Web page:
Johnny Fox’s is quite a legendary pub to visit and really not that well known. This is one of those “off the beaten paths” pub experiences to whisper to your mates about. There is a catch though, as this addition to the list of best Dublin pubs is a good distance outside of the city centre!
Johnny Fox’s is famed as being the highest pub in Ireland, sitting on top of the Dublin mountains in Glencullen about a 25-minute drive from the city centre. Johnny Fox’s is a unique and atmospheric Irish pub, and is well known for its entertainment, and famous visitors such as U2 and the Coors.
Address: Glencullen, Co. Dublin, Ireland
6. The Cobblestone – for live traditional Irish music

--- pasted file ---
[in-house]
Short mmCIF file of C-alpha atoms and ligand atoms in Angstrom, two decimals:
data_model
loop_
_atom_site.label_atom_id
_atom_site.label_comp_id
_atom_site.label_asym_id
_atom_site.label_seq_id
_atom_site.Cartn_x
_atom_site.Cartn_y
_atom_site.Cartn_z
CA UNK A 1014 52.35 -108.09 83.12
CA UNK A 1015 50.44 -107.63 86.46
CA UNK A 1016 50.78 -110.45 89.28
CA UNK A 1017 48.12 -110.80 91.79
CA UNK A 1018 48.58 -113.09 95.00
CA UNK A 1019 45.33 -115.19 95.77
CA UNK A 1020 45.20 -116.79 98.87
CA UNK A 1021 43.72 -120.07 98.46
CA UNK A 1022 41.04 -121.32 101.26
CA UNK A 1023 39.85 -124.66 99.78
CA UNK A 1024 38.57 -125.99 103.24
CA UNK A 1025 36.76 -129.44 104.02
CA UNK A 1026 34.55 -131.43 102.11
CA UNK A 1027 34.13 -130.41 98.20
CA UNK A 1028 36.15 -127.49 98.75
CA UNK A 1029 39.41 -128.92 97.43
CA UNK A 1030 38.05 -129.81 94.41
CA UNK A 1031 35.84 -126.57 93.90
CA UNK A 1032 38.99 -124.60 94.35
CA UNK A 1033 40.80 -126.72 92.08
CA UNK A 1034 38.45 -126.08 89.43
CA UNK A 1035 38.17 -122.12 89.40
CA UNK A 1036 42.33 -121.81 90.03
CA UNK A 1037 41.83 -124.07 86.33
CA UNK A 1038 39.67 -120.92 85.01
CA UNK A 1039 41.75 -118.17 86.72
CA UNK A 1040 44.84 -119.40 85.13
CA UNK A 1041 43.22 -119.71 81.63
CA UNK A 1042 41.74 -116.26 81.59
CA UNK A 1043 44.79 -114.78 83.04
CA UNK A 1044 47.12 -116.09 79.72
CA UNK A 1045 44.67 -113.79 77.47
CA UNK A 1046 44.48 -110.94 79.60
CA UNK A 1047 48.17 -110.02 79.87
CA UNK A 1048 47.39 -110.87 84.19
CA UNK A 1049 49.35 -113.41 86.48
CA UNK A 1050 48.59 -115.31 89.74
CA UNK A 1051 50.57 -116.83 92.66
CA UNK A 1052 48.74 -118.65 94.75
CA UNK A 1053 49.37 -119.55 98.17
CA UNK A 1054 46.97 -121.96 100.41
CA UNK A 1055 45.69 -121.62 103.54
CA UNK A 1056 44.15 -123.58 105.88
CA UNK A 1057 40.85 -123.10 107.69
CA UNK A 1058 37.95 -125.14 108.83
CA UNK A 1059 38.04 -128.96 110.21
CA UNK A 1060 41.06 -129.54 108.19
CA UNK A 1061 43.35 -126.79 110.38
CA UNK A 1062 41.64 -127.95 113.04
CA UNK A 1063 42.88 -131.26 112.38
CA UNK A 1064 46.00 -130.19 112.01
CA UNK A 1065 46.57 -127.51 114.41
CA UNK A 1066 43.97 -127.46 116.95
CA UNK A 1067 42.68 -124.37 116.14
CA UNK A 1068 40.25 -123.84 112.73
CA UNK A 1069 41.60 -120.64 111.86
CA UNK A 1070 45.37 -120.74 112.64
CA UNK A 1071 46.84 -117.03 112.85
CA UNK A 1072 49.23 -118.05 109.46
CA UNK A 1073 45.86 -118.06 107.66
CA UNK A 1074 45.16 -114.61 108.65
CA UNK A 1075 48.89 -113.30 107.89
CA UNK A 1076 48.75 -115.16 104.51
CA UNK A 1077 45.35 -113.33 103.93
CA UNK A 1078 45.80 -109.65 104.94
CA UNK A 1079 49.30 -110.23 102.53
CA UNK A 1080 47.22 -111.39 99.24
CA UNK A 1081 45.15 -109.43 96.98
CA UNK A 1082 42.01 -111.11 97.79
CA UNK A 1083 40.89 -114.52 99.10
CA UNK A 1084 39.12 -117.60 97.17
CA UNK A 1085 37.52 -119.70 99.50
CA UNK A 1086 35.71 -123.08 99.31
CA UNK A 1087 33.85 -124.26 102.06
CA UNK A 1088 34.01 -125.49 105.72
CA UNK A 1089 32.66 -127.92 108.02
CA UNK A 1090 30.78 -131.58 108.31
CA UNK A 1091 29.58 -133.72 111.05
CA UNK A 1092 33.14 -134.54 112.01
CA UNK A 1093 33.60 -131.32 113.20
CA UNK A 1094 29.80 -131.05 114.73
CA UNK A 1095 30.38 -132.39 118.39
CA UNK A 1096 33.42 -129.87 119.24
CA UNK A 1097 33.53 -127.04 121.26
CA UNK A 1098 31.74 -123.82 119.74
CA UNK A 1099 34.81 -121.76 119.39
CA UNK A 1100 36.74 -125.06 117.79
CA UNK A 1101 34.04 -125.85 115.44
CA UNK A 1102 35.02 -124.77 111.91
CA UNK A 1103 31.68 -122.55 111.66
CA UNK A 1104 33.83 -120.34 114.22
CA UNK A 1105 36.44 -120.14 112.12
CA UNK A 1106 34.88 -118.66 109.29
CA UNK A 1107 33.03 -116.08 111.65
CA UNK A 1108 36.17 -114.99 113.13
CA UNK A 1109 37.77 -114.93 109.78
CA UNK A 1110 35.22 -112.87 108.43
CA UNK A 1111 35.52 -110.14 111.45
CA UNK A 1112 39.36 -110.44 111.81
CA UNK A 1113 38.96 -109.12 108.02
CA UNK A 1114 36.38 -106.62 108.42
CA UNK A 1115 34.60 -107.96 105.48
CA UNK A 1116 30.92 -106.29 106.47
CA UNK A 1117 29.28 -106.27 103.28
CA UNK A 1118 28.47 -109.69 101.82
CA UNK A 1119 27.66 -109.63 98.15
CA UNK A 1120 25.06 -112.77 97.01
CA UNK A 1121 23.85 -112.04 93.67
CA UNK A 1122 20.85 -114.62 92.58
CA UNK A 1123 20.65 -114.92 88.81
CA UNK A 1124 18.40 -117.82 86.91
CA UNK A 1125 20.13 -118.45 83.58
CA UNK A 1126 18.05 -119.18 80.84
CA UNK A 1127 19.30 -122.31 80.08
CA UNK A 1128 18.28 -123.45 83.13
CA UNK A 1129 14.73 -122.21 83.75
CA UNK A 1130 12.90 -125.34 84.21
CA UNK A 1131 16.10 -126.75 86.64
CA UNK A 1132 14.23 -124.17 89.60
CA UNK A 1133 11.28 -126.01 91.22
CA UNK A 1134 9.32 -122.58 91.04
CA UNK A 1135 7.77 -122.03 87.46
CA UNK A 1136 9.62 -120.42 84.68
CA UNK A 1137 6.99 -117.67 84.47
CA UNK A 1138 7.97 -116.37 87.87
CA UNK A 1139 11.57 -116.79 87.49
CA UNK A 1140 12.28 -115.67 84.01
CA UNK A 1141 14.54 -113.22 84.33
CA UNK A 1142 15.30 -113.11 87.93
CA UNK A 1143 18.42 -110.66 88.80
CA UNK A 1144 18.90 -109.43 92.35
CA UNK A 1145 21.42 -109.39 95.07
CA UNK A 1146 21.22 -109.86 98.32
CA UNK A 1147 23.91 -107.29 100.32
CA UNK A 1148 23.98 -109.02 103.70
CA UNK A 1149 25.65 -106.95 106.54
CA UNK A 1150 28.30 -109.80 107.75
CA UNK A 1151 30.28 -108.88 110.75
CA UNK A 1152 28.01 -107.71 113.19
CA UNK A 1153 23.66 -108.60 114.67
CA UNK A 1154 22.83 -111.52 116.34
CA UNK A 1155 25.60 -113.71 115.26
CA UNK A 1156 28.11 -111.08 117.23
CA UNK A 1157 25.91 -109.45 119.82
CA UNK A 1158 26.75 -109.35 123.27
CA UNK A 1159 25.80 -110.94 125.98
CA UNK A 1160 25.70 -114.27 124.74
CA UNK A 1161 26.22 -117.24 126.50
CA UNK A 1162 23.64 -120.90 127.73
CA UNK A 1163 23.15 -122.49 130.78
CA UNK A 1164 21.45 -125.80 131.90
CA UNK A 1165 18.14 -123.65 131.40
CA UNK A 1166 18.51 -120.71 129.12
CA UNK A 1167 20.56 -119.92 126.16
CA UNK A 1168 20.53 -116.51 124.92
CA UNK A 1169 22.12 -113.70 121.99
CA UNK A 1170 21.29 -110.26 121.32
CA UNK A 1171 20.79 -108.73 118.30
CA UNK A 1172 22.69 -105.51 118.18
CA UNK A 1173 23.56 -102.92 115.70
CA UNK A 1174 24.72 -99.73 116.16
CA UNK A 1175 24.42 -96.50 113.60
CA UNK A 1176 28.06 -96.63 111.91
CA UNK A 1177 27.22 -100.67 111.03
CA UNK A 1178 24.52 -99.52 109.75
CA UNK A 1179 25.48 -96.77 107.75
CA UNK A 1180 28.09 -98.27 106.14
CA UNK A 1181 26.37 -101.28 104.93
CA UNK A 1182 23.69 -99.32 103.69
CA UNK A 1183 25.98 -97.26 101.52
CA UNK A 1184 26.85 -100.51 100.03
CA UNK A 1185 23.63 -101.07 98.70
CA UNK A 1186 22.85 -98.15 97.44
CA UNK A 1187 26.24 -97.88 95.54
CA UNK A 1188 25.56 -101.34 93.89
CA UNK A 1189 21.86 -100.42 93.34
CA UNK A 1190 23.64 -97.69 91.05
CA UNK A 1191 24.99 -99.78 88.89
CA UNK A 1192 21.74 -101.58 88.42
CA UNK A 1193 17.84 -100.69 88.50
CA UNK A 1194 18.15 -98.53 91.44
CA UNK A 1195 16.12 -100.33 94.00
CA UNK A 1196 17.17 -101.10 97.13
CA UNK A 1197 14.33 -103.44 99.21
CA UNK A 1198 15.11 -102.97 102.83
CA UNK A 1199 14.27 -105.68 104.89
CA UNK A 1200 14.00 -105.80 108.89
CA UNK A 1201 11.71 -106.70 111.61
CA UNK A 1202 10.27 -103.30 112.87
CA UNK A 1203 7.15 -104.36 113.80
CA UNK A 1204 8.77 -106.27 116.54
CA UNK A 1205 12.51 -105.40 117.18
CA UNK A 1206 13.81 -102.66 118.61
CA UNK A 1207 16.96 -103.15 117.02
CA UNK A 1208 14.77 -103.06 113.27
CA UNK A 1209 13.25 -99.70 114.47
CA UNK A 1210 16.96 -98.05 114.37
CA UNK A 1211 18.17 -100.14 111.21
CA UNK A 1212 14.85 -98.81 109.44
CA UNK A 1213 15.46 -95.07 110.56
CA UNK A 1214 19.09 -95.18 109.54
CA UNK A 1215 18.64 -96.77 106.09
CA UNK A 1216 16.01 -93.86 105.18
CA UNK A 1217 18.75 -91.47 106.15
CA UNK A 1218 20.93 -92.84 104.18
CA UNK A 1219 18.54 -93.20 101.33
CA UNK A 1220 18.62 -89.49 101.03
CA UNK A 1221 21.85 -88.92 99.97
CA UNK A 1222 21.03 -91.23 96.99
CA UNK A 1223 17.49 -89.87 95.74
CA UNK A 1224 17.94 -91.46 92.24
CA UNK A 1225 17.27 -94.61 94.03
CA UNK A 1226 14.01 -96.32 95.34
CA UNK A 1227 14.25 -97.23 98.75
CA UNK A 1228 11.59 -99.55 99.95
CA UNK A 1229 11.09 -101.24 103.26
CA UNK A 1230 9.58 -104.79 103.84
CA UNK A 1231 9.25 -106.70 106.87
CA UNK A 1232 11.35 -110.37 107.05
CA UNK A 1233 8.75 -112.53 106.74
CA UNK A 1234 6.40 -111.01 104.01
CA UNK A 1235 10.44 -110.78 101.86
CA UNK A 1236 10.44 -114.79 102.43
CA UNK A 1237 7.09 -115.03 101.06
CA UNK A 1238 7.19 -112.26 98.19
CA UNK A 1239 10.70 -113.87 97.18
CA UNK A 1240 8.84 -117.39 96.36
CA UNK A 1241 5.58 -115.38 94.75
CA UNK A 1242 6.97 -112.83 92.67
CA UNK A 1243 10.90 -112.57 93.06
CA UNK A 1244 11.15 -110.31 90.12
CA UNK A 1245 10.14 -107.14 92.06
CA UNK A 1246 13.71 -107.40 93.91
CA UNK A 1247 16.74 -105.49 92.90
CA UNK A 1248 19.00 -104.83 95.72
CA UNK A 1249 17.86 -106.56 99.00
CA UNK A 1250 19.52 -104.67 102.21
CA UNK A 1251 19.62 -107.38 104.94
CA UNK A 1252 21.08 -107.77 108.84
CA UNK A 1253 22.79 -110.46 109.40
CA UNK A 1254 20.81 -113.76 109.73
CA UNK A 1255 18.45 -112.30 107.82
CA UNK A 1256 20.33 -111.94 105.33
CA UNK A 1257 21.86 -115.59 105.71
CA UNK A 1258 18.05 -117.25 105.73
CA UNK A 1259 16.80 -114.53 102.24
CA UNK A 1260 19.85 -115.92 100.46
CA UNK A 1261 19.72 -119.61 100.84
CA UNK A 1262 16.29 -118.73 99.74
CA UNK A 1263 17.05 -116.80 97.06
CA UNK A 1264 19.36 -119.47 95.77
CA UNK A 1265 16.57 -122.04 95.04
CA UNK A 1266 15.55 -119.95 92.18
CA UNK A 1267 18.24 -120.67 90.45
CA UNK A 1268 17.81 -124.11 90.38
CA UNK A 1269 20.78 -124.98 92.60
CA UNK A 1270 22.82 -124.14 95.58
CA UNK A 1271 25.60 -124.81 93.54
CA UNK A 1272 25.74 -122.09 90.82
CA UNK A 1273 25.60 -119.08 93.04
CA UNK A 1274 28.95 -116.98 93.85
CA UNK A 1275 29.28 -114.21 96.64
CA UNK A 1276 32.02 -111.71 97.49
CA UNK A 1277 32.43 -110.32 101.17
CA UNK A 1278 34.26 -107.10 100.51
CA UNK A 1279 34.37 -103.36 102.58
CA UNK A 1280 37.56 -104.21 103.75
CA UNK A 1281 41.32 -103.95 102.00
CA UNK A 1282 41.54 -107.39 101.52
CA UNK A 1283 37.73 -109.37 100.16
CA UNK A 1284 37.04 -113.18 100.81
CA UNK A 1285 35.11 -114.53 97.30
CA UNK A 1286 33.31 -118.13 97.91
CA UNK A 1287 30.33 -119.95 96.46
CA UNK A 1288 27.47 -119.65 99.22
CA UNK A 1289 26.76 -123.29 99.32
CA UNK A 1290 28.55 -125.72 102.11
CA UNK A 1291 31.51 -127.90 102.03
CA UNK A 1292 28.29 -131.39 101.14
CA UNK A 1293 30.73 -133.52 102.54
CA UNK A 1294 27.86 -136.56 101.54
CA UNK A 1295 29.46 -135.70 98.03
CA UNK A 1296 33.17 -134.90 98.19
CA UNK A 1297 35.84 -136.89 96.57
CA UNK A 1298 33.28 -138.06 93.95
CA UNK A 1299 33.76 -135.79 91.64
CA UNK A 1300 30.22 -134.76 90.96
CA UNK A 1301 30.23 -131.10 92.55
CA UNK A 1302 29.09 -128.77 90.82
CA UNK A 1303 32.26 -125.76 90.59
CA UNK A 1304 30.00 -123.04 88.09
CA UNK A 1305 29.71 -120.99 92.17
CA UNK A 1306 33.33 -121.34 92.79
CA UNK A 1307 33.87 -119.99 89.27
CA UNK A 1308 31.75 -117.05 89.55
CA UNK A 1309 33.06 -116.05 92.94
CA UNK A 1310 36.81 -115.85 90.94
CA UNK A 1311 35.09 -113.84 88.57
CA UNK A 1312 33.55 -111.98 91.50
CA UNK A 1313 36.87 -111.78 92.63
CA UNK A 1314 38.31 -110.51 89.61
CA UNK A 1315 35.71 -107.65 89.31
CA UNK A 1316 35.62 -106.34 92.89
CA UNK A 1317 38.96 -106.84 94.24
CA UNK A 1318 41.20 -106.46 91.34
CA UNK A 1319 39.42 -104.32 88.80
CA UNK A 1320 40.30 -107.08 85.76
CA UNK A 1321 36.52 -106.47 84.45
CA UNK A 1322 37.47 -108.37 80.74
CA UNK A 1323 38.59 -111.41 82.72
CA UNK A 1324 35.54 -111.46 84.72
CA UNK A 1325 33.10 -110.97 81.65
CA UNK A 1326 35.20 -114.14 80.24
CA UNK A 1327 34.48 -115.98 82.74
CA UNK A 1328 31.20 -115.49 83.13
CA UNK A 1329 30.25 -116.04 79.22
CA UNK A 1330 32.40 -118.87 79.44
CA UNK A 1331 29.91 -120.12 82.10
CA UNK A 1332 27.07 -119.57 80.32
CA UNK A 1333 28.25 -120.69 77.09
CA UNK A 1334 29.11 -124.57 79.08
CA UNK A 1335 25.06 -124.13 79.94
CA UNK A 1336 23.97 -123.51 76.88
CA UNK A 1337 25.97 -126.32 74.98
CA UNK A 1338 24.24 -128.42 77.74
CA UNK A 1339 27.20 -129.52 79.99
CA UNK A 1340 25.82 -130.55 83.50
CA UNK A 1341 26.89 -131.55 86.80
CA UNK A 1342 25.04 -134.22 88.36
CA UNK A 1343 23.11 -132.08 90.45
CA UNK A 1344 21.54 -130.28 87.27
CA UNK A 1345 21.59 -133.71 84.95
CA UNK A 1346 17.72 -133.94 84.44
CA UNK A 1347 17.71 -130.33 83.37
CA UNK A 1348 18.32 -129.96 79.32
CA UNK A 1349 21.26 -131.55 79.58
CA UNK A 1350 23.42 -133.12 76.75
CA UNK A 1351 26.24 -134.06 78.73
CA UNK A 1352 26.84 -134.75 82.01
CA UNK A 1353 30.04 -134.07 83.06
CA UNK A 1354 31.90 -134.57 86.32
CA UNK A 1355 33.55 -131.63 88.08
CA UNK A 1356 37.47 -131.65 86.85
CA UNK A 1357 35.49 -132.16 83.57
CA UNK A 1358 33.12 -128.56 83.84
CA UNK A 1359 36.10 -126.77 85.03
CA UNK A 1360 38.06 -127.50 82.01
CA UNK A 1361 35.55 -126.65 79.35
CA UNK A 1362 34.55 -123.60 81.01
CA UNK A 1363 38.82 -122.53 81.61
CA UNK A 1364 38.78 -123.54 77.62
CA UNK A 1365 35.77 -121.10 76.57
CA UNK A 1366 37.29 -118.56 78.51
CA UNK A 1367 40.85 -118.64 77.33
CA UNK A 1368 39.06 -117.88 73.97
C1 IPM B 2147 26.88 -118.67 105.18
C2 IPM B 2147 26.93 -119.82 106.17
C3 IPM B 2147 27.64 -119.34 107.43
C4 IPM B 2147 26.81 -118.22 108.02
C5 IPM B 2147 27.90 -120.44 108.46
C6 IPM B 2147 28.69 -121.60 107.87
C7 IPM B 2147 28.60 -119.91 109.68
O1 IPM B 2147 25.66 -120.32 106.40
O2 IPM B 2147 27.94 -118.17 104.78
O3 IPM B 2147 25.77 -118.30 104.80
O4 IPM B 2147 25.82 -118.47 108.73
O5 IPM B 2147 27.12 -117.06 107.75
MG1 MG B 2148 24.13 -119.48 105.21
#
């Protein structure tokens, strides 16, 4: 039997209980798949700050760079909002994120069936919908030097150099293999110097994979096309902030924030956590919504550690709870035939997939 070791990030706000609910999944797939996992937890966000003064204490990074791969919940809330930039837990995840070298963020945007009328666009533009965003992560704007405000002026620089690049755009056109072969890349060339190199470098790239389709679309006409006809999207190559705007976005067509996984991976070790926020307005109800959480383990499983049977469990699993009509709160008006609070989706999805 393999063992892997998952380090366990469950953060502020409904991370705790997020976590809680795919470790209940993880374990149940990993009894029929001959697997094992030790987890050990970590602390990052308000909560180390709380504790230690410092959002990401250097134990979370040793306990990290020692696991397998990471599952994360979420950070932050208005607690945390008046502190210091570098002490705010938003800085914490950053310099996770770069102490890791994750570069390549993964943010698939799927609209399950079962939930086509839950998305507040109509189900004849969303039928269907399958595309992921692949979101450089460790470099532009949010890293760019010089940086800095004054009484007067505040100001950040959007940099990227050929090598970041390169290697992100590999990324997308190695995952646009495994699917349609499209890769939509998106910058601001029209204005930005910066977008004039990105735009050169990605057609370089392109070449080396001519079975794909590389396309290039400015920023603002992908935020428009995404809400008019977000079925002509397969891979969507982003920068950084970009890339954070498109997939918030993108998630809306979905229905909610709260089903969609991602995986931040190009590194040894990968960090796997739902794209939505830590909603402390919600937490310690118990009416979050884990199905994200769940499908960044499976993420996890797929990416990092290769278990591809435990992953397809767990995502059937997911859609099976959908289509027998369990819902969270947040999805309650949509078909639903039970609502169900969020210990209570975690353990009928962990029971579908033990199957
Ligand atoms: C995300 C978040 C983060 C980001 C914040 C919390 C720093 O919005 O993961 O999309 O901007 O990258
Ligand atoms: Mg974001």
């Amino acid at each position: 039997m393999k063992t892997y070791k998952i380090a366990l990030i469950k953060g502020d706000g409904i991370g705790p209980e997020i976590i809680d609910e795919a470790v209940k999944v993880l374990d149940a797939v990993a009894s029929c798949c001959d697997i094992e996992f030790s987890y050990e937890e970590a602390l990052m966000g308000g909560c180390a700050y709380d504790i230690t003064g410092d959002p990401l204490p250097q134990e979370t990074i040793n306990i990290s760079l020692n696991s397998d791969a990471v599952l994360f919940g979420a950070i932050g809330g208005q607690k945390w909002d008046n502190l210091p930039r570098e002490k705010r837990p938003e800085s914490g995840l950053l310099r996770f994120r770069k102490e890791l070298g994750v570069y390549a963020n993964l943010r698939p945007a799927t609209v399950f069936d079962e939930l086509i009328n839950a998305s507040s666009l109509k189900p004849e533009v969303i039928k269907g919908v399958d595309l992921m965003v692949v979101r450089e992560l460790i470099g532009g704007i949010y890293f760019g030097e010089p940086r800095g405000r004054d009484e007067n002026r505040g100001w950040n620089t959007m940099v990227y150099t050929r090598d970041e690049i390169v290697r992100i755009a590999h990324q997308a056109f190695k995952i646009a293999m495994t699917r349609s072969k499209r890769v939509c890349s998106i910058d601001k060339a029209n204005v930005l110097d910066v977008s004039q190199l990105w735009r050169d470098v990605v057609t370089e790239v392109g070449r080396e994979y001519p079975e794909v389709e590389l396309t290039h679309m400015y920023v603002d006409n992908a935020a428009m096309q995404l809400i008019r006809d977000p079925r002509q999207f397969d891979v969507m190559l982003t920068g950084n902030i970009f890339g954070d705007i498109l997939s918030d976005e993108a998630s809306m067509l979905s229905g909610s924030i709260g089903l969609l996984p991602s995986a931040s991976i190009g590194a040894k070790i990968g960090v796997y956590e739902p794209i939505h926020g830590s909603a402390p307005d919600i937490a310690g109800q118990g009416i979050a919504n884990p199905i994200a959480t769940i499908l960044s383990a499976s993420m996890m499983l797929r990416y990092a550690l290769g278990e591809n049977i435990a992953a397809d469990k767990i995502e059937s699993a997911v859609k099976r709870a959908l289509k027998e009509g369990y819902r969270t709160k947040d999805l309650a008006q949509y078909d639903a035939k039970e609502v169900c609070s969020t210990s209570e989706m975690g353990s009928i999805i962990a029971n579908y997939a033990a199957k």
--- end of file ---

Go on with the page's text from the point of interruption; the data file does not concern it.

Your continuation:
This is amazing for traditional Irish music. Although it’s not exactly in the city centre, it’s worth the trip if you get a bus or taxi. Traditional music is played in the front bar and creates a fantastic atmosphere. Be prepared for lots of foot-tapping and some thigh slapping!
Address: 77 King St N, Smithfield, Dublin, D07 TP22, Ireland
5. The Norseman – for good food and live music
Formerly Farringtons of Temple Bar which was known as one of the best traditional bars in Dublin, The Norseman is a lively pub located in the heart of party-central Temple Bar.
The staff regularly rotates the tasty brews on draught here and invite different breweries to do “tap takeovers,” where large sections of taps are devoted to one brewery.
So, always ask the barman for recommendations of what to drink on the night (craft beer tasting selections are available). There is usually live music on the ground floor, so don’t rule dancing out.
The Norseman is a great spot for craft beers and a good atmosphere and well worthy of a place on the list of 10 best traditional Irish bars in Dublin.